Finally, worthy of both ridicule and the most abject scorn is the observation about what Hinduism has done for us lately: "'This is not a religion that has produced great things in the world,' he observes. 'You look at India, you look at Nepal -- there's persecution going in both of those countries that is gendered by the religious belief that is present there, and Hindu dominates in both of those countries.'" I'm not exactly sure what he's talking about--is the strife in South Asia the fault of Hinduism? Maybe they should formally become a Christian nation--look how well it worked for Zambia!!!

They do note that the Hindu gentleman offered prayers in both houses of the Nevada Legislature. If Nevada goes the way of Nepal anytime soon, I guess I'll have to concede a few points.

Saturday, July 7, 2007

How far can people go to avoid their professional duties on religious grounds?

From Overlawyered:
Stephen Dunne, 30, flunked the Massachusetts bar exam and now says it was because he refused on principle to answer an exam question concerning the rights of two married lesbians, their children and property. He claims the hypothetical, which concludes with the question "What are the rights of Mary and Jane?", violated his First Amendment rights and served as a "screening device" to exclude persons like himself who disapprove on religious grounds of the state's gay marriage law.
Let's be clear about this: he left an answer on a bar exam completely blank. No he is suing a group of lawyers for offending his tender sensibilities. Speaking as a lawyer (albeit one who has neither taken the Massachusetts bar exam nor practiced law there, although I have been to Amherst and thought it was nice), this guy would have made a terrible lawyer anyway. There is really no way, if you want to be any good at what you do, to avoid opining on issues that you may find repellent. The law is what it is, and if you don't like it, a lawyer can (a) look for a sneaky way around it or (b) become a lobbyist and try to change it. The simple fact that this guy refused to even consider the question, IMHO, suggests that he does not understand the nature of being a lawyer at all.

I previously discussed doctors and pharmacists who don't want to do their jobs on religious grounds. What gets me about this case is that the guy didn't even try to answer the question. If he had at least written something that would pass as a bar exam essay, I'm not sure there'd be grounds for a lawsuit, but at least there could be a coherent discussion:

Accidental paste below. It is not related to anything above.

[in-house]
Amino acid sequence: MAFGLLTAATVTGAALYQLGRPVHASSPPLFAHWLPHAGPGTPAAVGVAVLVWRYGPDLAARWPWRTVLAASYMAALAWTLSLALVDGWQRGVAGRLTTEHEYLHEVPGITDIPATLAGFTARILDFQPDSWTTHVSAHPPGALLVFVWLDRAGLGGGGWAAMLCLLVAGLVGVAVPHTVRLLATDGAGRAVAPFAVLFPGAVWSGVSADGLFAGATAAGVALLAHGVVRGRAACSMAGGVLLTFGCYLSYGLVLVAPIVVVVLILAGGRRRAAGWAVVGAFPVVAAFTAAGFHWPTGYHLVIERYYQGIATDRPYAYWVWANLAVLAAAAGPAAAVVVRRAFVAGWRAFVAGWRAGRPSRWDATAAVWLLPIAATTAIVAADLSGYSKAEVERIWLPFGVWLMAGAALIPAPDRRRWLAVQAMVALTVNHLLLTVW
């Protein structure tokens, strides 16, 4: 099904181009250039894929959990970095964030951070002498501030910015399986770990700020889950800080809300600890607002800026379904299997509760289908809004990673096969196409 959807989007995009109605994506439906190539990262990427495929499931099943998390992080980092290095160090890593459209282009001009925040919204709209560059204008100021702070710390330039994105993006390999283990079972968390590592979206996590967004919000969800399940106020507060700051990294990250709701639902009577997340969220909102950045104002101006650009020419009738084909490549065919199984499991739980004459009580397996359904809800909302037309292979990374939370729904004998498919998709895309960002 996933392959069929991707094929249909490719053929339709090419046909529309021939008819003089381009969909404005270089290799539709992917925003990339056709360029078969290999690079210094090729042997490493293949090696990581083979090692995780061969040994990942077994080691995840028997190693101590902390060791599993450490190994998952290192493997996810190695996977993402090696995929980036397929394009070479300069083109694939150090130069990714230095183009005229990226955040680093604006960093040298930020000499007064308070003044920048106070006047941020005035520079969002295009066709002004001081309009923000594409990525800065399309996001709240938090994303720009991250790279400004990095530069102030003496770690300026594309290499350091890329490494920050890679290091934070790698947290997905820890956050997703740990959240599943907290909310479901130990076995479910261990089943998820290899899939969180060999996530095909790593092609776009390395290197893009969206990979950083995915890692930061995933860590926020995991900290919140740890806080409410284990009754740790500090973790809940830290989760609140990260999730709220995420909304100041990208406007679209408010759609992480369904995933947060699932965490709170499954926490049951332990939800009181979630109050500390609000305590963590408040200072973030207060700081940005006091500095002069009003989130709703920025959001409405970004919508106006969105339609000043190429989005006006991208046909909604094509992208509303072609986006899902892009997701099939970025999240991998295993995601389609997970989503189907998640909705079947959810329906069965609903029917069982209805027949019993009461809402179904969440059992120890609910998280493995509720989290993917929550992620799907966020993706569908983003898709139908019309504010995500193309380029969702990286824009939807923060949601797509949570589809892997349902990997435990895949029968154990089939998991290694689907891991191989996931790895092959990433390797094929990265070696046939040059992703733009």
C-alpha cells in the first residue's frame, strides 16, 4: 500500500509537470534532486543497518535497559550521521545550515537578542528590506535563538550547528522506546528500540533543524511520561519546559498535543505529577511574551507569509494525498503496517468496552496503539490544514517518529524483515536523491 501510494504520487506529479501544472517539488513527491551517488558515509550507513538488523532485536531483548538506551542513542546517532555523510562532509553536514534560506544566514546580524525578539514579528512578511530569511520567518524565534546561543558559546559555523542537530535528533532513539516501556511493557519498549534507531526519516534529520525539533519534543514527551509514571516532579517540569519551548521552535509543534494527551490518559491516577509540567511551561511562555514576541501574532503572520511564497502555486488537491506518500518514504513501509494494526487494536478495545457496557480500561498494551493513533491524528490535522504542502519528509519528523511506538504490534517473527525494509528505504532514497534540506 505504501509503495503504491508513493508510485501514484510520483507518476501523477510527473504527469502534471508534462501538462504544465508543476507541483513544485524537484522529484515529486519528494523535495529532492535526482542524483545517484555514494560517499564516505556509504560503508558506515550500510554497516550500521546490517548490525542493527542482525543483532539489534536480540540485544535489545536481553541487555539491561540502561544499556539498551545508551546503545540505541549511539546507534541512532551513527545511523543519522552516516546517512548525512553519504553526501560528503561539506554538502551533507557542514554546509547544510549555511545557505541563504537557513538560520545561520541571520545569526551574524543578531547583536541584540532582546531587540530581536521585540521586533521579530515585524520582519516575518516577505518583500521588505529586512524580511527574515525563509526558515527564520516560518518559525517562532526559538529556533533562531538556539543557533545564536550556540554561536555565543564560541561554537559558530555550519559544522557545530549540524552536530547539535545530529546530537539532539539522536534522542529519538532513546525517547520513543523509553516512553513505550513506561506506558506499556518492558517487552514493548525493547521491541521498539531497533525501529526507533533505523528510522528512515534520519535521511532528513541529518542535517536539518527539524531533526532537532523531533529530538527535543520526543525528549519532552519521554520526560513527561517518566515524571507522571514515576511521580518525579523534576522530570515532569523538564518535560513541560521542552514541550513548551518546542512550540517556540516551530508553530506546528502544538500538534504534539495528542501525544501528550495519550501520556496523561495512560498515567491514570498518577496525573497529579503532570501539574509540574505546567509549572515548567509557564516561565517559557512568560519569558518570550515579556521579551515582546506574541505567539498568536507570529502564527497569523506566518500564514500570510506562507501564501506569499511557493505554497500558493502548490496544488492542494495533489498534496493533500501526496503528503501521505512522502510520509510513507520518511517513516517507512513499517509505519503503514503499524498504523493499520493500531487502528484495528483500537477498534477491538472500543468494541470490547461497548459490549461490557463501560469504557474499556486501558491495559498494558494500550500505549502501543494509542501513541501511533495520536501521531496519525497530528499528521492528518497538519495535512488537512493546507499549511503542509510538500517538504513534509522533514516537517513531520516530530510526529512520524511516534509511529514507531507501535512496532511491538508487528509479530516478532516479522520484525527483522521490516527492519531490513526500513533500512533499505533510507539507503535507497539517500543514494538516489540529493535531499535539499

Dunne, who describes himself as a Christian and a Democrat, is seeking $9.75 million in damages and wants a jury to prohibit the Board of Bar Examiners from considering the question in his passage of the exam and to order it removed from all future exams.

“There’s a different forum for that contemporary issue to be discussed, and it’s inappropriate to be on a professional licensing examination,” Dunne told the Herald. “You don’t see questions about partial-birth abortion or abortion on there.”

Dunne scored a 268.866 on the bar exam, just missing a passing grade of 270. The exam question at issue concerns two married lesbian attorneys and their rights regarding a house and two children when one decides to end the marriage.
This question has nothing to do with the propriety, morality, validity, etc., of the "marriage" in question--it addresses a situation that is quite likely to occur in the real world (something that rarely happens in law school, trust me.) This guy chooses to skip an entire bar exam question, barely fails, and now blames someone else for offending him. Calling it a "contemporary issue" is one of the most creative non-sequiturs I've heard in some time. The practice of law is pretty dang contemporary, as in it deals with current issues like marriage and divorce--which is legal for homosexuals in Massachusetts, at least at the moment. If you don't think a lawyer should have to address that issue, you don't deserve to be a lawyer. And you make a pretty strange case for your religious beliefs, as well.

One final quote from the article, for my own amusement:
Dunne claims the question was used as a “screening device” to identify and penalize him for “refusing to subscribe to a liberal ideology based on ‘secular humanism,’ ”according to his lawsuit.